The Mending Of The Hoop
In the summer of 2013, I moved to South Dakota at the invitation of a family living on Pine Ridge Indian Reservation to begin work on a painting series of seven generations of Pipe On Head grandsons of Spotted Elk, or "Big Foot," who was killed in the 1890 massacre at Wounded Knee, SD. Spotted Elk was the the chief of the Lokato band of Miniconjou.
A ten-year-old grandson of Spotted Elk, James Pipe On Head survived the massacre and it is his descendants who I paint.
Black Elk, a Lakota Holy Man who witnessed the slaughter at Wounded Knee of Spotted Elk and his people, prophesied that the sacred hoop so brutally broken at Wounded Knee, would be mended within seven generations.
(Thoughts while driving from Oglala to Kyle...)
In 1832, George Catlin painted a portrait of Spotted Elk's father, Chief Lone Horn, who he noted with high regard in his journal. Catlin loved the Indians and their way of life, but he felt urgently motivated to paint the Indians because he believed that the Indians were all disappearing along with the buffalo. Catlin wrote in 1841: […] the Indian and the buffalo - joint and original tenants of the soil, and fugitives together from the approach of civilized man; […] have fled to the great plains of the West, and there under an equal doom, they have taken up their last abode, where their race will expire and their bones will bleach together...bleak words...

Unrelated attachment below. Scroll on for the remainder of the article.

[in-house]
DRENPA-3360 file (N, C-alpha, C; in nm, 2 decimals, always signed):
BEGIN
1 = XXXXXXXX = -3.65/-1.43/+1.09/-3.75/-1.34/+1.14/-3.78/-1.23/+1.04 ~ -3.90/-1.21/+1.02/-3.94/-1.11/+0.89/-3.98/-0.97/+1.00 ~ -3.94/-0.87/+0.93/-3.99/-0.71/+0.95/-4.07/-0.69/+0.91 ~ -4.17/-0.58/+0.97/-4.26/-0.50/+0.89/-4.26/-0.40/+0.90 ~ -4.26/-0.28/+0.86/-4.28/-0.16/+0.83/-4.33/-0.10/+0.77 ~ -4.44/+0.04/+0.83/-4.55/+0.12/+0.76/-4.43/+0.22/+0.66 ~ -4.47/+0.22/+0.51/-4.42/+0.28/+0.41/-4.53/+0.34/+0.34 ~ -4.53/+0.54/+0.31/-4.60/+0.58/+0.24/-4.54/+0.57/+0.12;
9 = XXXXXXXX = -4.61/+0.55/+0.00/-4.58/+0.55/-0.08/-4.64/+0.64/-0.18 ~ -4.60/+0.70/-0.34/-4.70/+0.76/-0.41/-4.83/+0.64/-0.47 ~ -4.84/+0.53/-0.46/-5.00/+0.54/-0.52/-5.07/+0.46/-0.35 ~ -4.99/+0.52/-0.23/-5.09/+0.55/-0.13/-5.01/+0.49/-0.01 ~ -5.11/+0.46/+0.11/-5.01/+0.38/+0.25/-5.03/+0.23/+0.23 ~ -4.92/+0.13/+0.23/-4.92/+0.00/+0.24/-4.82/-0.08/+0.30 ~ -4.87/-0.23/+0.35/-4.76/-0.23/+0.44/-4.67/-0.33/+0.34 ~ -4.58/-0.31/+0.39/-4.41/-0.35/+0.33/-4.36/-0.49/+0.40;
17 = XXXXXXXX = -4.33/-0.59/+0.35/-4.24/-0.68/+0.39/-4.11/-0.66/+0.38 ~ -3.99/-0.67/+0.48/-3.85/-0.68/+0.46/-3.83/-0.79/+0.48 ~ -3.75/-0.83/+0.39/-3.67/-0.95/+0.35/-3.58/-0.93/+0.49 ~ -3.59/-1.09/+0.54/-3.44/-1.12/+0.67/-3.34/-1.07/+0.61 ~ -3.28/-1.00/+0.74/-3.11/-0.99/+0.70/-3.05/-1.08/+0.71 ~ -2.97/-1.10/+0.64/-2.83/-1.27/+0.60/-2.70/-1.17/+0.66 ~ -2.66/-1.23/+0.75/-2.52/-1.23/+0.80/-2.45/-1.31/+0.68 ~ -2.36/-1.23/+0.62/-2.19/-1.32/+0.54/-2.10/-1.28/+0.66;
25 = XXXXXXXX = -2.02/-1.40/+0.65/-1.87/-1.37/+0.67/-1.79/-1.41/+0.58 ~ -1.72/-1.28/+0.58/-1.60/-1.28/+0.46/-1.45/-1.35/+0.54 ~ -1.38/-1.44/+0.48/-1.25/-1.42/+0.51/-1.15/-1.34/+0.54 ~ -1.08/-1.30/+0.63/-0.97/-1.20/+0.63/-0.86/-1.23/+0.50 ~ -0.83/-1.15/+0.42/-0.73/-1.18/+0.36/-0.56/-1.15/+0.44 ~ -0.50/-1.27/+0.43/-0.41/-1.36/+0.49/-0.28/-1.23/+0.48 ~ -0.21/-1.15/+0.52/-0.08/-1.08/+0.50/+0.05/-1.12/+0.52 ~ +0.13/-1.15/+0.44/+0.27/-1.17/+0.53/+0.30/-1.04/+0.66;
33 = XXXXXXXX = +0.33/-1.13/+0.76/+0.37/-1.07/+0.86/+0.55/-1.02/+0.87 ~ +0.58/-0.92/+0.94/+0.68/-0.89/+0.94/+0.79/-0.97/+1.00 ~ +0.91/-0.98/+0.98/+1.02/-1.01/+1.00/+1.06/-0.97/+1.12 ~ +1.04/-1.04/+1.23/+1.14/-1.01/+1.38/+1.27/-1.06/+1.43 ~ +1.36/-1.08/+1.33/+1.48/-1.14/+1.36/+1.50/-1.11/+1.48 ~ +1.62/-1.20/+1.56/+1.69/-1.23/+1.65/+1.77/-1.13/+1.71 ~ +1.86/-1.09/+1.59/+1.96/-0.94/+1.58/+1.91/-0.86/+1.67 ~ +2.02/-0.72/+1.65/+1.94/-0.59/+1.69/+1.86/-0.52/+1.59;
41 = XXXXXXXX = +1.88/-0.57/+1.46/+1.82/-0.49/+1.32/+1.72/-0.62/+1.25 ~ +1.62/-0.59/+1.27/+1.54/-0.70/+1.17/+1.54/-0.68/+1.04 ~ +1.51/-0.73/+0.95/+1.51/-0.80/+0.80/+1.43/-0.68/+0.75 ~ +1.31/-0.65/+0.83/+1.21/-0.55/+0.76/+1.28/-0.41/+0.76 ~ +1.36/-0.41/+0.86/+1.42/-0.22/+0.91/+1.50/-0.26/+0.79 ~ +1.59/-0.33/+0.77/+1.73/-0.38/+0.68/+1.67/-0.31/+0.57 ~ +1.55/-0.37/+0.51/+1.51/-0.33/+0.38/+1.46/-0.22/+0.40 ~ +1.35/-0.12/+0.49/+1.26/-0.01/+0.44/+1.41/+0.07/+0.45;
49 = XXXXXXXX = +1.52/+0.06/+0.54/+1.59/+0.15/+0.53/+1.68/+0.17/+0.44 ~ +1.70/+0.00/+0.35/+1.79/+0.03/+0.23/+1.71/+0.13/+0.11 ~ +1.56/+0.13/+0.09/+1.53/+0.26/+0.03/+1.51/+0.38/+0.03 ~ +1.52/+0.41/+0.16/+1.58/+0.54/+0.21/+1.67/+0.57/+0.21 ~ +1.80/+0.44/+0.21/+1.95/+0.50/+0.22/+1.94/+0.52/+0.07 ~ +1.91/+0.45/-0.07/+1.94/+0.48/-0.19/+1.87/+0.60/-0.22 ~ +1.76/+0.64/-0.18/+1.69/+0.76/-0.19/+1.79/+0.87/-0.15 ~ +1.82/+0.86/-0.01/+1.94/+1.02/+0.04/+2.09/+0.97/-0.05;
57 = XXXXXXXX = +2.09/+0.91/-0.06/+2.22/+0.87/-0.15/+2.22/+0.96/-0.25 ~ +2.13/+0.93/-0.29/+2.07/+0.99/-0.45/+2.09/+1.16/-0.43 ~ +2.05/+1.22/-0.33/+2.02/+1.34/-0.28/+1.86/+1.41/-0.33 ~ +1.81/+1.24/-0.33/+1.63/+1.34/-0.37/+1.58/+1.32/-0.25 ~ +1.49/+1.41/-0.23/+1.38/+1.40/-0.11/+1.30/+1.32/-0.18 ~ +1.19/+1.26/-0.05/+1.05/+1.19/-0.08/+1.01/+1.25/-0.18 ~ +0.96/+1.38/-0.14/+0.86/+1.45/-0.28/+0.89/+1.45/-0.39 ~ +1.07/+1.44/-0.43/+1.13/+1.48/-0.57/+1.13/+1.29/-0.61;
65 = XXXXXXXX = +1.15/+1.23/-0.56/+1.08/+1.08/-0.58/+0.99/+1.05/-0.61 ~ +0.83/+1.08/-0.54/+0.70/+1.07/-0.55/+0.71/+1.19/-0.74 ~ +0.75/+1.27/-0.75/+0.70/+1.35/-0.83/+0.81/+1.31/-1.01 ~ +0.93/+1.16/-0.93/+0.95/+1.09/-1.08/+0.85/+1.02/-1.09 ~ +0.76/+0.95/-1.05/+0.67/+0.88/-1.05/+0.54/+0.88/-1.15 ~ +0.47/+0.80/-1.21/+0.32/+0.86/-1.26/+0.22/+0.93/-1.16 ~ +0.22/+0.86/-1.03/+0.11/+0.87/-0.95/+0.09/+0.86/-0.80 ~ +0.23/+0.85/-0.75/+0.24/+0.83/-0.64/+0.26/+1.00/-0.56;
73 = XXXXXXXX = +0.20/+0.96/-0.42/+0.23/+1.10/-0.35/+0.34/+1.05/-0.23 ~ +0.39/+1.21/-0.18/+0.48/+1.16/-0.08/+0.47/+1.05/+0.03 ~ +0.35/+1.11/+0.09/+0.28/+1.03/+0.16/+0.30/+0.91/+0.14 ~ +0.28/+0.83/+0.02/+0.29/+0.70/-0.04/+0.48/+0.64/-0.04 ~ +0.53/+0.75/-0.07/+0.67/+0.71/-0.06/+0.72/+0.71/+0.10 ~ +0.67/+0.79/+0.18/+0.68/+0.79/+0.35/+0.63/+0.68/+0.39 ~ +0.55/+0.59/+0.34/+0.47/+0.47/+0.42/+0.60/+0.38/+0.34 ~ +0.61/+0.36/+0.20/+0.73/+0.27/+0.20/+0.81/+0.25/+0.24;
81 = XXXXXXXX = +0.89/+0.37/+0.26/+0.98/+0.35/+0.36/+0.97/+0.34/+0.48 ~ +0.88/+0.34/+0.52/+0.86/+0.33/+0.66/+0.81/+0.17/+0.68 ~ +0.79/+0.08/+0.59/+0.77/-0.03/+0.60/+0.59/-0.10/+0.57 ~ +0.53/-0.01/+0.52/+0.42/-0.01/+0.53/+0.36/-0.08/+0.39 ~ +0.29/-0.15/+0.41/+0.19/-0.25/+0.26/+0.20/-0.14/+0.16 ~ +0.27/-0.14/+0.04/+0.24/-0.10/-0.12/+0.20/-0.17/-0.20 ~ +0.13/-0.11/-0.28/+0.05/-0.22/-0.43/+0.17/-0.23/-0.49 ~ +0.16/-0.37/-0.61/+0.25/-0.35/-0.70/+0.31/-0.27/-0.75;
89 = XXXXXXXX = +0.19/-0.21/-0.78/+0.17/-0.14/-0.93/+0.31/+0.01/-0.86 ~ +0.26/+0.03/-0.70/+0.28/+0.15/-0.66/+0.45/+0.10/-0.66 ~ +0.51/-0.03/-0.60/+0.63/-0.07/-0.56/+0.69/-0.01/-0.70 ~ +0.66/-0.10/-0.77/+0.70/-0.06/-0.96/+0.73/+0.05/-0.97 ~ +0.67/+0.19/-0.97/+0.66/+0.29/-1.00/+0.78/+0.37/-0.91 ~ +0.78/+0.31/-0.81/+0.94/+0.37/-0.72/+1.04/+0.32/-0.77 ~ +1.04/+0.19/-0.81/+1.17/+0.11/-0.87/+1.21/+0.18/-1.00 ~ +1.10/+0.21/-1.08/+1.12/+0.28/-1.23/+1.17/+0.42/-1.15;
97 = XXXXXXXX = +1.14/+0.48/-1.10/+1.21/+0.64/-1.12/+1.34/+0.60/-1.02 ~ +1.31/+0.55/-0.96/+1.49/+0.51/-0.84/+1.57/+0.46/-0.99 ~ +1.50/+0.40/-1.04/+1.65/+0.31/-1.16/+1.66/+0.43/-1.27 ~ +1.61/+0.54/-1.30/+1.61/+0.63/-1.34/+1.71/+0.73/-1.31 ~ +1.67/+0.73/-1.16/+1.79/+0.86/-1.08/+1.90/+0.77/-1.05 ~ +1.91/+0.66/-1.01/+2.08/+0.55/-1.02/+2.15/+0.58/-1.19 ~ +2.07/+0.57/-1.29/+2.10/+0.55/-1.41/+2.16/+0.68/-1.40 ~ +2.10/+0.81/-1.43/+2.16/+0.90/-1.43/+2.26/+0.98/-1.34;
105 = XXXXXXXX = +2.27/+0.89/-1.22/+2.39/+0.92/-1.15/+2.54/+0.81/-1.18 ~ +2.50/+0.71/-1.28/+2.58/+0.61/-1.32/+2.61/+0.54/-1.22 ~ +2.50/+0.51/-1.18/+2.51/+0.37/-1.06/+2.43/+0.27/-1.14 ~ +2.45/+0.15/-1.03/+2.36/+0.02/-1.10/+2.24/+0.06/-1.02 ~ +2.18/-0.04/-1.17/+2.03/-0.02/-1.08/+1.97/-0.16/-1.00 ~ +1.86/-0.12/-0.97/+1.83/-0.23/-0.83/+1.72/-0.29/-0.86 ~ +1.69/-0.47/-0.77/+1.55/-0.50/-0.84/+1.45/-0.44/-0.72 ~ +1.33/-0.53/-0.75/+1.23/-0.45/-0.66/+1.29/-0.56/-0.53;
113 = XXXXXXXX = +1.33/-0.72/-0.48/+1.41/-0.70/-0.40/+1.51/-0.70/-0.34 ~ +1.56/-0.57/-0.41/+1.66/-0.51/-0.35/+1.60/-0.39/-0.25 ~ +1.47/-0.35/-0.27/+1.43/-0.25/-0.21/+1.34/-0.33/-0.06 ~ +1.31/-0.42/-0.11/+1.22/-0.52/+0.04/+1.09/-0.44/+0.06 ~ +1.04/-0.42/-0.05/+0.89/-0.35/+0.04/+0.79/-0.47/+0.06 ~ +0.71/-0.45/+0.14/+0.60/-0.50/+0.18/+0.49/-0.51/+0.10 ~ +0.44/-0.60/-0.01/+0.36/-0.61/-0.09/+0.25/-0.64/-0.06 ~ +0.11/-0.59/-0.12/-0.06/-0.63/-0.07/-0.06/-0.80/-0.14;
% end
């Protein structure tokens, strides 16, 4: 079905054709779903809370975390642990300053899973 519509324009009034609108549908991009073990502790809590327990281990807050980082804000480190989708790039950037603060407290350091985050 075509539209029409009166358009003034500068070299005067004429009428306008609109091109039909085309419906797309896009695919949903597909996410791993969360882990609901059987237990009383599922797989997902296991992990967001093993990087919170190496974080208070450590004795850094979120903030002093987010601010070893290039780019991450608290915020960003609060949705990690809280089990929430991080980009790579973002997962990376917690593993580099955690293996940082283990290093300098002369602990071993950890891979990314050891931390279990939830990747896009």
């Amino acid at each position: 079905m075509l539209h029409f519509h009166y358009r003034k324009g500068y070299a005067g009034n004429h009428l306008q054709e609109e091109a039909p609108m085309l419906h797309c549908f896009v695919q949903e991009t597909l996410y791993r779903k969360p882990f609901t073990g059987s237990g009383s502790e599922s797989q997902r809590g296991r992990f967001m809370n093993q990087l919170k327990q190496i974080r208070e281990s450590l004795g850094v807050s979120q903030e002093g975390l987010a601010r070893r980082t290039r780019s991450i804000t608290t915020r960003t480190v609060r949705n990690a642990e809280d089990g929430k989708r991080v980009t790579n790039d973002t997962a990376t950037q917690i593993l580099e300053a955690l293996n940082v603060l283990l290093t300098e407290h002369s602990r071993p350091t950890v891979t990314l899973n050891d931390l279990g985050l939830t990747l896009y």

And now, riding across the prairie of Catlin’s landscape, bobbing my head to the music of Pine Ridge KILI radio station playing on the car radio and dreaming of eating a buffalo burger, I reflect upon the profound visionary distinction between Catlin and myself as artists. Catlin painted Chief Lone Horn with a doomed vision that anticipated the breaking of the sacred hoop at Wounded Knee. I humbly paint the seven generations of Lone Horn's son, Spotted Elk, with a vision of renewed life and a hope that my work as an artist might help to mend the sacred hoop. Catlin painted the vision of Manifest Destiny; I paint the prophetic vision of Black Elk.
Gathering The Mind
by Sun Bu-er (c. 1119-1182 C.E.) *
(The same for men and women.)
Before our body existed,
One energy was already there.
Like jade, more lustrous as it's polished,
Like gold, brighter as it's refined.
Sweep clear the ocean of birth and death,
Stay firm by the door of total mastery.
A particle at the point of open awareness,
The gentle firing is warm.
Taoist philosophy has influenced the way I see the world. Gathering the Mind, the first of Fourteen Poems by the Taoist Immortal Sister, Sun Bu-er (c. 1119–1182 C.E.), inspired me to produce a series of digital watercolours that are painted using a digital stylus and tablet. A different leaf represents each line of the poem. They are inner alchemical meditations.
*Immortal Sisters: Secret Teachings of Taoist Women, Trans and Ed by Thomas Cleary, North Atlantic Books, Berkley, CA 1996